The motivation of most scientists is the drive to unravel the mysteries surrounding us. Speaking from the perspective of a biomedicine student, one of the biggest mysteries in modern biology remains the smallest unit of life – a cell. Although almost three hundred years have passed since the discovery of the cell (Robert Hooke, 1665), it remains a major challenge to investigate individual cells.
However, single cell research is especially needed in order to understand complex diseases. For example, to model and treat cancer, it is important to identify the so-called cancer stem cells (wolves) hidden within the non-tumorous tissue cells (sheep). Speaking in a metaphor it is like ‘Finding a needle in a haystack’ or identifying ‘a wolf in a sheep’s clothing’ …
Due to recent developments, we are now able to characterize single cells by analyzing their transcriptome using single cell RNA-sequencing techniques. Therefore, the RNA of individual cells is ‘tagged’ with a barcode that consists of a defined base pair sequence, which can later be read by sequencing the RNA. However, the possibility to read the transcriptomes of hundreds to thousands of cells in parallel – thanks to individual cell barcodes – generates ‘Big Data’ and its analysis is challenging. At this point ‘bioinformagic’ comes into play, which is better known as bioinformatics. In fact, bioinformatics has nothing in common with magic and that’s why the high-dimensional data – namely gene expression measurements for thousands of genes for every single cell – has to be summarized in a way that makes visualization and interpretation as easy as possible. Therefore, using state of the art algorithms, bioinformaticians can represent cells in a low-dimensional map (e.g. t-SNE) according to their summarized gene expression profiles. In these maps, cells with similar transcriptional profiles lie close together and thus form clusters.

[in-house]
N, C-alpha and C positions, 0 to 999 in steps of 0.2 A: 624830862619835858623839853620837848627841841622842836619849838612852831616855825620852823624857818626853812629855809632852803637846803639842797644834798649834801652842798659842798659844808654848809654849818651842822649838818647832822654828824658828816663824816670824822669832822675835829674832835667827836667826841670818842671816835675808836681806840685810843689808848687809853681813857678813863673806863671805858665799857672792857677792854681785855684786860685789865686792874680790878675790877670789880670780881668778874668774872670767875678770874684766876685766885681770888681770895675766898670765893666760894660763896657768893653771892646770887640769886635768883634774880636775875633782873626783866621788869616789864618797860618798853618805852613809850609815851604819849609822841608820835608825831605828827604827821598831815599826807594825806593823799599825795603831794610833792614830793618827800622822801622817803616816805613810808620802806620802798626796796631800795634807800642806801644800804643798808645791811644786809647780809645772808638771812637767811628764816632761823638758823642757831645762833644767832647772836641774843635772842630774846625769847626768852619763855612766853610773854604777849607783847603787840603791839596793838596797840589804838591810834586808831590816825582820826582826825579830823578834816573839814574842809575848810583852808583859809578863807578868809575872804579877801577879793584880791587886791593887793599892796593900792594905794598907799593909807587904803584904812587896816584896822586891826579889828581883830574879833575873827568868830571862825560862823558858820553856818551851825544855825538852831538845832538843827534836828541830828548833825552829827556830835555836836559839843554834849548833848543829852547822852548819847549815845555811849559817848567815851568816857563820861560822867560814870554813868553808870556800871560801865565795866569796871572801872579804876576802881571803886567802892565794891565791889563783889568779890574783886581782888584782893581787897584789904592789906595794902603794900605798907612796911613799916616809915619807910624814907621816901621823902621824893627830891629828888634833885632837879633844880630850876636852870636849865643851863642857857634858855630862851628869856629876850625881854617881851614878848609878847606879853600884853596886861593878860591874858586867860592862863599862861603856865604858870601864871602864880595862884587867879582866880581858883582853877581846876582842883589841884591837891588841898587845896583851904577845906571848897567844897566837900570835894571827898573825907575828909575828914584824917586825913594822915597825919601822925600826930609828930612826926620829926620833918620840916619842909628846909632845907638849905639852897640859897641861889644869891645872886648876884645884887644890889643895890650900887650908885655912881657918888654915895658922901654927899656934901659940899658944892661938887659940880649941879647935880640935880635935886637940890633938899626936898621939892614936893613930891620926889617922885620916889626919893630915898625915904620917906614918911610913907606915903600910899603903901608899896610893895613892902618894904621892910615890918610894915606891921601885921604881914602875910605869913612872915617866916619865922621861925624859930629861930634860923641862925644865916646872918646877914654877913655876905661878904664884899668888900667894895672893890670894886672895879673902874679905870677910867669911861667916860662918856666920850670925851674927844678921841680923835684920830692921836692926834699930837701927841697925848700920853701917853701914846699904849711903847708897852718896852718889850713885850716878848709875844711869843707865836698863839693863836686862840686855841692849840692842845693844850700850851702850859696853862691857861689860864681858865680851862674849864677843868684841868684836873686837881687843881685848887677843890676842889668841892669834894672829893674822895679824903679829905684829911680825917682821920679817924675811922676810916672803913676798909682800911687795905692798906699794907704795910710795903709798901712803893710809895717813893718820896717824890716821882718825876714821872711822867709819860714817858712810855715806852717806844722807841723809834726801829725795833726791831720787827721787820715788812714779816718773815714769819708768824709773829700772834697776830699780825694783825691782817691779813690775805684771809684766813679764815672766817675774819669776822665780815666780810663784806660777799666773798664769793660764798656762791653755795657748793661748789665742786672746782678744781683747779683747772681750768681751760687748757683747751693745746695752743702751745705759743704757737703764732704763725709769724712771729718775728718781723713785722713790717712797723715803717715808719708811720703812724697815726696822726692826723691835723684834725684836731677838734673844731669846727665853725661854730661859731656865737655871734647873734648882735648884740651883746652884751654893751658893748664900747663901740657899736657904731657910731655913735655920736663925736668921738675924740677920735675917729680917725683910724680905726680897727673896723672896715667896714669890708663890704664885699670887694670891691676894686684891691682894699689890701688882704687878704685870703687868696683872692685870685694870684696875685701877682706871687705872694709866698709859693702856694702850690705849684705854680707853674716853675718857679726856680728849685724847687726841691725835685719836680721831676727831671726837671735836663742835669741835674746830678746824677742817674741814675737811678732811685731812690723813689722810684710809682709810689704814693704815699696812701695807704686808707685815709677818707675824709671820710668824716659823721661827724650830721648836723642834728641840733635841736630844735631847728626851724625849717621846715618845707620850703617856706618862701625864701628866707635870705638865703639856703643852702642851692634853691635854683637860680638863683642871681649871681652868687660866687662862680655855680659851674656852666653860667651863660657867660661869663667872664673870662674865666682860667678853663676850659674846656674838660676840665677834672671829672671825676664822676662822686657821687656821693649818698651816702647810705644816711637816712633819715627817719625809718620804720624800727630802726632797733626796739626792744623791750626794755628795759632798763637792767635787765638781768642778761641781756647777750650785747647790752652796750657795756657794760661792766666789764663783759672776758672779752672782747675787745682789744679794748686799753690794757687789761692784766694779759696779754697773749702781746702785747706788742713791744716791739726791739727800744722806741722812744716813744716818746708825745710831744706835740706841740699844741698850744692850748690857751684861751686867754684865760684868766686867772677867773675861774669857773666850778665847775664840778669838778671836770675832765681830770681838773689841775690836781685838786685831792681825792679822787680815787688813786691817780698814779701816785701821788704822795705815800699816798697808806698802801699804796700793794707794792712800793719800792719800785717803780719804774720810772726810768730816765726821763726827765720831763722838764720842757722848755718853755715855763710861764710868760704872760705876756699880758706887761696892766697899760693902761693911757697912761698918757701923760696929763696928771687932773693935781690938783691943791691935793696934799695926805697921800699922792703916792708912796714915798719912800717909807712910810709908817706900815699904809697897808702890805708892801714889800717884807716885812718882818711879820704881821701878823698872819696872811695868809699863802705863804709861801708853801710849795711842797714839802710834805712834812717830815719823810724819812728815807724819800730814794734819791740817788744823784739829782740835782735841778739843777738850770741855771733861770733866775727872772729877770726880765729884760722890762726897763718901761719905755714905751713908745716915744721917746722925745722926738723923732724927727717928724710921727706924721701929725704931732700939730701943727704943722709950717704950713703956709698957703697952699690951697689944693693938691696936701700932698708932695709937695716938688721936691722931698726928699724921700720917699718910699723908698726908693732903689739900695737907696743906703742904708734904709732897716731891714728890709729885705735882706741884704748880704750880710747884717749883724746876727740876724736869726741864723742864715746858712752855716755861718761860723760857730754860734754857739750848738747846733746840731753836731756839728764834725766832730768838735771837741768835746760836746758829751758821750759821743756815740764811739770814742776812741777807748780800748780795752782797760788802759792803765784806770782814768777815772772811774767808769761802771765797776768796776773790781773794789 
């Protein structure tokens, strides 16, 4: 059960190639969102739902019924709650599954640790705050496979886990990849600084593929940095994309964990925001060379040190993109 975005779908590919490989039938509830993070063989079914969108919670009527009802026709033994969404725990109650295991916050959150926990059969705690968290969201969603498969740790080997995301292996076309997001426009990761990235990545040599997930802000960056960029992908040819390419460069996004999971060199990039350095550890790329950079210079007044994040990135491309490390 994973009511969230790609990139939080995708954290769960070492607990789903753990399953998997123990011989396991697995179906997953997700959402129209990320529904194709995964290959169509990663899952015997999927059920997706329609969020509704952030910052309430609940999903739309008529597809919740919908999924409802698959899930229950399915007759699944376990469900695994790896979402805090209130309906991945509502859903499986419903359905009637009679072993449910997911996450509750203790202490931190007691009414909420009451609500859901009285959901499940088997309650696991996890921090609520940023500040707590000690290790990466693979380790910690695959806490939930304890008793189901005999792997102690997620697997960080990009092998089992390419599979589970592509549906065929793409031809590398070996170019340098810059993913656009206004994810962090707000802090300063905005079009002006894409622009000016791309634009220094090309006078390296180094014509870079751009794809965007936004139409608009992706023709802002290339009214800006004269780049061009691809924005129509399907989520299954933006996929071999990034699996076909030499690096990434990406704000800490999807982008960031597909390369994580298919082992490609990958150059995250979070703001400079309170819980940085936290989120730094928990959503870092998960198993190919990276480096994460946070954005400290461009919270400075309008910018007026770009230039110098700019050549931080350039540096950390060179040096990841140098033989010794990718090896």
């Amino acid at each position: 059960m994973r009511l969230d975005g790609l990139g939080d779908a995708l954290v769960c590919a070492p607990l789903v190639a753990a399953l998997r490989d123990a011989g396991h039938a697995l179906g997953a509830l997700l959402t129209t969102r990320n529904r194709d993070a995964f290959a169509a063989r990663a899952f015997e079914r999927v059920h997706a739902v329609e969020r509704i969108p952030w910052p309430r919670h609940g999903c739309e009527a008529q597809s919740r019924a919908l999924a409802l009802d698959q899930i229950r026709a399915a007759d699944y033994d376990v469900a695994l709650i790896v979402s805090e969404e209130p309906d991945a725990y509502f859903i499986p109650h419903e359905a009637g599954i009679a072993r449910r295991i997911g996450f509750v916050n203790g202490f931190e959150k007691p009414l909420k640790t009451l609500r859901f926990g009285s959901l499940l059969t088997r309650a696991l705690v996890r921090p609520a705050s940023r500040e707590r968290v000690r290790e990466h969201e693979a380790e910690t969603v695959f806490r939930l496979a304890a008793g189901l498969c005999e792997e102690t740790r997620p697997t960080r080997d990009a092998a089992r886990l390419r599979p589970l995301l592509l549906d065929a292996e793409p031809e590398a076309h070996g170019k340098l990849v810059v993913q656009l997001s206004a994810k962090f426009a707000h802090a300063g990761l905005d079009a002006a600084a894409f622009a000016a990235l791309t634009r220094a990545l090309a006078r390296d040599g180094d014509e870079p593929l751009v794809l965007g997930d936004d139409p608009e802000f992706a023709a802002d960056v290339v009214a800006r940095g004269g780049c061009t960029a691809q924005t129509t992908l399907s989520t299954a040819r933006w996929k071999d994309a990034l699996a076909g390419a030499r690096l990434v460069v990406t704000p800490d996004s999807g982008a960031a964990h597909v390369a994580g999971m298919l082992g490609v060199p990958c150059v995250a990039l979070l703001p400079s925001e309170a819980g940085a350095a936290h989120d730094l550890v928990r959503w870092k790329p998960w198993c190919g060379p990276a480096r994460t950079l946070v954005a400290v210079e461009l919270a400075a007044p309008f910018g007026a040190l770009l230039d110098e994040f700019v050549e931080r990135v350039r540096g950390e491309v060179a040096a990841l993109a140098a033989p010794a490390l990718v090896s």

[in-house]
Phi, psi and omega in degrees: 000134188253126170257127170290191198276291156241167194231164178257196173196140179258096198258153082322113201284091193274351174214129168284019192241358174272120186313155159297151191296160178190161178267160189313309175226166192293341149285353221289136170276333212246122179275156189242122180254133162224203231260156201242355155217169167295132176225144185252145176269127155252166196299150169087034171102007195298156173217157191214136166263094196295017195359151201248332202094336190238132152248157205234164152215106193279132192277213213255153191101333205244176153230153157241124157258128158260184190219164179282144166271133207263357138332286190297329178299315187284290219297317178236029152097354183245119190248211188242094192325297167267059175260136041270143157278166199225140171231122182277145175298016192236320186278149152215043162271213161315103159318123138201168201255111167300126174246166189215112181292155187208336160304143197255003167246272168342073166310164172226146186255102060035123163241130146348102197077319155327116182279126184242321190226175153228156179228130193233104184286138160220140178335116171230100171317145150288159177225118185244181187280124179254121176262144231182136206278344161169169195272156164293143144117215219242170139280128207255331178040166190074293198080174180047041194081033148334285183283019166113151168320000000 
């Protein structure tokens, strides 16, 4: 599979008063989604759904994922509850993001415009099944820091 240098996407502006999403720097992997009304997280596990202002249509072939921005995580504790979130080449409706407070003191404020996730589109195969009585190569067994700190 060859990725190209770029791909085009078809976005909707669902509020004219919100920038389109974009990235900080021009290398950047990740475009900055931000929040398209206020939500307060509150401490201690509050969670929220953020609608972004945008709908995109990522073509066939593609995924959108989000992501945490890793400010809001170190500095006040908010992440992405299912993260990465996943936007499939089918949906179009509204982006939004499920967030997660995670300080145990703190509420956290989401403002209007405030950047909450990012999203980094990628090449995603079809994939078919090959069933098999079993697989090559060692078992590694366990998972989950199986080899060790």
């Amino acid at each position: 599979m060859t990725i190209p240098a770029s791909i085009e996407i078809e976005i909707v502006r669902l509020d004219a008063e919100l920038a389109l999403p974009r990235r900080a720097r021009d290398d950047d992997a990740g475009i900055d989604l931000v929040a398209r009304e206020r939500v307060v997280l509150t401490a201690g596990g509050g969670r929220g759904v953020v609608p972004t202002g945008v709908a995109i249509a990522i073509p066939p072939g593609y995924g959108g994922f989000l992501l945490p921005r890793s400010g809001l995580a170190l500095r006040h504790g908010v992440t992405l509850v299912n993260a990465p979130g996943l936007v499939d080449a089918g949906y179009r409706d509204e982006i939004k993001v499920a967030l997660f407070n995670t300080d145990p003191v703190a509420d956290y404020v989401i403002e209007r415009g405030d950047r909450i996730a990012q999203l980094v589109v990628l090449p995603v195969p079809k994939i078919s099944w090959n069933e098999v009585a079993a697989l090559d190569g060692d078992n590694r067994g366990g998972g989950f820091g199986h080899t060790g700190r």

Again as a metaphor: A bioinformatician separates cells according to their transcriptome into different clusters just like a shepherd puts sheep into different enclosures based on their inner values.
Kevin Baßler and Patrick Günther